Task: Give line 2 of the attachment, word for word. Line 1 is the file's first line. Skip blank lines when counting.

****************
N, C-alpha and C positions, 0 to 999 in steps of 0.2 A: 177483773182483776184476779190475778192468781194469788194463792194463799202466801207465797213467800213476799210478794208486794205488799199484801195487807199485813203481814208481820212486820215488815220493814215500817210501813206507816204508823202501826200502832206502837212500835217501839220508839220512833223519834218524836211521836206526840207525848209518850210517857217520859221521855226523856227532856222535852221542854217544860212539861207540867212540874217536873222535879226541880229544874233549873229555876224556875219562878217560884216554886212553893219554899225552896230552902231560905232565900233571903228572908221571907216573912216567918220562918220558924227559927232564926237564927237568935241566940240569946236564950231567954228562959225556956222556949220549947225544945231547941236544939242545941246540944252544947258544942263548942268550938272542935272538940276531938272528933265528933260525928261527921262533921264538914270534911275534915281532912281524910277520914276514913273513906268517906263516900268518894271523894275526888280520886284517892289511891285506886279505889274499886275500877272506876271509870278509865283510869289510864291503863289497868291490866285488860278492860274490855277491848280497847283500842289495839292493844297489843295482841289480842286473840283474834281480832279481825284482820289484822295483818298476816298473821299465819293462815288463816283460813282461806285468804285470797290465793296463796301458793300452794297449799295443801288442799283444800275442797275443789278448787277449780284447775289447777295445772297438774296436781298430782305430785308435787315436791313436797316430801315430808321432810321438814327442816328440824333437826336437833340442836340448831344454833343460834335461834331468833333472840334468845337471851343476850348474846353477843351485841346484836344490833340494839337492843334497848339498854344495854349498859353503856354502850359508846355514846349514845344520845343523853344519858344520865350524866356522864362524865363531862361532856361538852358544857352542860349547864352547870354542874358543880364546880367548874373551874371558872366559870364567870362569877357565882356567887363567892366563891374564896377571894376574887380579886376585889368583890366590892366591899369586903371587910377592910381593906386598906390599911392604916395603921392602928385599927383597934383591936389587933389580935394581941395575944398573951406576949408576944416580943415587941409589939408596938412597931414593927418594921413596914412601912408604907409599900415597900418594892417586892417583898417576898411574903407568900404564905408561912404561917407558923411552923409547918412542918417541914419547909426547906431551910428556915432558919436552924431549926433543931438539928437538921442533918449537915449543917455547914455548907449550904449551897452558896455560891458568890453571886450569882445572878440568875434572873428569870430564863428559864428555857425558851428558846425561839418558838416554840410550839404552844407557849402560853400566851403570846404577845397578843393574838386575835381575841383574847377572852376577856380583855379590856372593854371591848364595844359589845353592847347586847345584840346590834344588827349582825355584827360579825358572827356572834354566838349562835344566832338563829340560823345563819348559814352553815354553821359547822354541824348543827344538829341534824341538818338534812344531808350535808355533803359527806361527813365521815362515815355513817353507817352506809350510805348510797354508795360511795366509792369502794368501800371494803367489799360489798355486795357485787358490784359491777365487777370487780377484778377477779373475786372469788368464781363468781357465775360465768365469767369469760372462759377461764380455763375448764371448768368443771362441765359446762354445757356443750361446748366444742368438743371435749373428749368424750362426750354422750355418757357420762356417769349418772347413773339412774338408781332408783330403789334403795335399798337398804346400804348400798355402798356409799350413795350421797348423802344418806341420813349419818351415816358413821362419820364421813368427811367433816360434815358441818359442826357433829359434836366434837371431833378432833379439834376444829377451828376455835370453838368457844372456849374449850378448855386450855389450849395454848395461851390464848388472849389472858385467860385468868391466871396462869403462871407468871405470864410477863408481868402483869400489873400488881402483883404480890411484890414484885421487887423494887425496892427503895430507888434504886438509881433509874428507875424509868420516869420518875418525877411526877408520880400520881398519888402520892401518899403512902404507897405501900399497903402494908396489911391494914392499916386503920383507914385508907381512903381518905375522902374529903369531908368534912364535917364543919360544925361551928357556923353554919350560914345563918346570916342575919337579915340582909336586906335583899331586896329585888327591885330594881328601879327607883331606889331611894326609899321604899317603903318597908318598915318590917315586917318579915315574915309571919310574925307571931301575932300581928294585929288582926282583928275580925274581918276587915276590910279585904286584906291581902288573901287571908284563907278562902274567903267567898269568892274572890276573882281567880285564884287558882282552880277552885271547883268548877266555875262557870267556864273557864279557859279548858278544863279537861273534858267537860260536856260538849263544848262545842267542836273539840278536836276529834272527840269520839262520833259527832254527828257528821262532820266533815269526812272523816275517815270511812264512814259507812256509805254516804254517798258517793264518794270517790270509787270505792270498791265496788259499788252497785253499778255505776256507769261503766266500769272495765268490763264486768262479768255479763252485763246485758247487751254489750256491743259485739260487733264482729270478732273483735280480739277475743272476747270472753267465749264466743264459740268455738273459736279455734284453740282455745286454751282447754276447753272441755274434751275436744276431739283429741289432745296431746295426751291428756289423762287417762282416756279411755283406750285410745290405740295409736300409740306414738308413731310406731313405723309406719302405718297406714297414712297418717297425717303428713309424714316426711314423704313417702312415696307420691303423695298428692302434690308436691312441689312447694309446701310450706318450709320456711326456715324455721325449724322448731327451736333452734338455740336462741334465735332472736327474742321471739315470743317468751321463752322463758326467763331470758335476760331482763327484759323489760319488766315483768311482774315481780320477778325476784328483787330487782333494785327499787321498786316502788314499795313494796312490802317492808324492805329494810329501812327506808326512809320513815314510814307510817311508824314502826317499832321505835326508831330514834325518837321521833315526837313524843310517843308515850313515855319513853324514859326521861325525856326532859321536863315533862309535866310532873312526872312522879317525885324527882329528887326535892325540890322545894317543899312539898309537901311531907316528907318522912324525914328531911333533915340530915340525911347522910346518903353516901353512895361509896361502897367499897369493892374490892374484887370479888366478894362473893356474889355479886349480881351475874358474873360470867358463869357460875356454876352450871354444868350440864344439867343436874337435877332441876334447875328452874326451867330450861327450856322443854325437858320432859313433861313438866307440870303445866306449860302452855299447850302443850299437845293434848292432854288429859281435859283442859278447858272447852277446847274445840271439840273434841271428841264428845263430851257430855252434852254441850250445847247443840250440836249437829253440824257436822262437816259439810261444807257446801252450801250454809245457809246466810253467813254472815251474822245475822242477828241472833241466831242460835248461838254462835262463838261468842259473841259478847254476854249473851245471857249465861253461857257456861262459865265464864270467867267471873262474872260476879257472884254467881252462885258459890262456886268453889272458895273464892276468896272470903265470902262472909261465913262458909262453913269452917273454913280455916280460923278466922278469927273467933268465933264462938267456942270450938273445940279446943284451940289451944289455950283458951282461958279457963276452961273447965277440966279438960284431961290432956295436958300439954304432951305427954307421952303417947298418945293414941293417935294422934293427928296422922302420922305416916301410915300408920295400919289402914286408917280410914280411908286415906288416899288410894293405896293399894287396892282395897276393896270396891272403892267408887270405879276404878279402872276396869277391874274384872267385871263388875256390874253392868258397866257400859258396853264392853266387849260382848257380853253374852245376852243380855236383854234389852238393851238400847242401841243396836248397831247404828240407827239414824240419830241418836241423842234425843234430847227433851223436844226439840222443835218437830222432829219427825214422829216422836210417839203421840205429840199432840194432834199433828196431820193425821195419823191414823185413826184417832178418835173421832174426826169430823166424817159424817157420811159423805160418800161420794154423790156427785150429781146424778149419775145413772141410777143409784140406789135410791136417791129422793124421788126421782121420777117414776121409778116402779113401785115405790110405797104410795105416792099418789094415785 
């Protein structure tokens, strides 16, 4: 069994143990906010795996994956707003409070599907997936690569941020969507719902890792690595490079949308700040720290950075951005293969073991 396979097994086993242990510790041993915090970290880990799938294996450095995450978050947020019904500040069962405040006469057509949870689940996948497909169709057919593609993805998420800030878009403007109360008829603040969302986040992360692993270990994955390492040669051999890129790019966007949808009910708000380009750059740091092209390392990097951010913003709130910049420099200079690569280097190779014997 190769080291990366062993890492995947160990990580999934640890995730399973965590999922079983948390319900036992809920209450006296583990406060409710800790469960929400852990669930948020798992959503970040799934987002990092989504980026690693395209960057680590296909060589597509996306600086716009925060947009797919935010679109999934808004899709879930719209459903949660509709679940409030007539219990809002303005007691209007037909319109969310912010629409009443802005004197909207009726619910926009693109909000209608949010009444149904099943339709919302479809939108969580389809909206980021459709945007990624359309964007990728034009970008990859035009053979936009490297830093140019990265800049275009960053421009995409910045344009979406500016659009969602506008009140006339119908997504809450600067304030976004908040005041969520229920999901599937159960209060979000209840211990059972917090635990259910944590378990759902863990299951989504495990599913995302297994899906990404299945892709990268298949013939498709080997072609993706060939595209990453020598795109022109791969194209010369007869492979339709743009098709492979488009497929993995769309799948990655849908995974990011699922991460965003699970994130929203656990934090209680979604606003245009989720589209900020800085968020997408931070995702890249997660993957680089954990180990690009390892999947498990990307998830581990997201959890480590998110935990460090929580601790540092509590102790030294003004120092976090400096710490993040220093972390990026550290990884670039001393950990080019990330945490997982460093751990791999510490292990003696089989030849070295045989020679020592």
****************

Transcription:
């Protein structure tokens, strides 16, 4: 069994143990906010795996994956707003409070599907997936690569941020969507719902890792690595490079949308700040720290950075951005293969073991 396979097994086993242990510790041993915090970290880990799938294996450095995450978050947020019904500040069962405040006469057509949870689940996948497909169709057919593609993805998420800030878009403007109360008829603040969302986040992360692993270990994955390492040669051999890129790019966007949808009910708000380009750059740091092209390392990097951010913003709130910049420099200079690569280097190779014997 190769080291990366062993890492995947160990990580999934640890995730399973965590999922079983948390319900036992809920209450006296583990406060409710800790469960929400852990669930948020798992959503970040799934987002990092989504980026690693395209960057680590296909060589597509996306600086716009925060947009797919935010679109999934808004899709879930719209459903949660509709679940409030007539219990809002303005007691209007037909319109969310912010629409009443802005004197909207009726619910926009693109909000209608949010009444149904099943339709919302479809939108969580389809909206980021459709945007990624359309964007990728034009970008990859035009053979936009490297830093140019990265800049275009960053421009995409910045344009979406500016659009969602506008009140006339119908997504809450600067304030976004908040005041969520229920999901599937159960209060979000209840211990059972917090635990259910944590378990759902863990299951989504495990599913995302297994899906990404299945892709990268298949013939498709080997072609993706060939595209990453020598795109022109791969194209010369007869492979339709743009098709492979488009497929993995769309799948990655849908995974990011699922991460965003699970994130929203656990934090209680979604606003245009989720589209900020800085968020997408931070995702890249997660993957680089954990180990690009390892999947498990990307998830581990997201959890480590998110935990460090929580601790540092509590102790030294003004120092976090400096710490993040220093972390990026550290990884670039001393950990080019990330945490997982460093751990791999510490292990003696089989030849070295045989020679020592």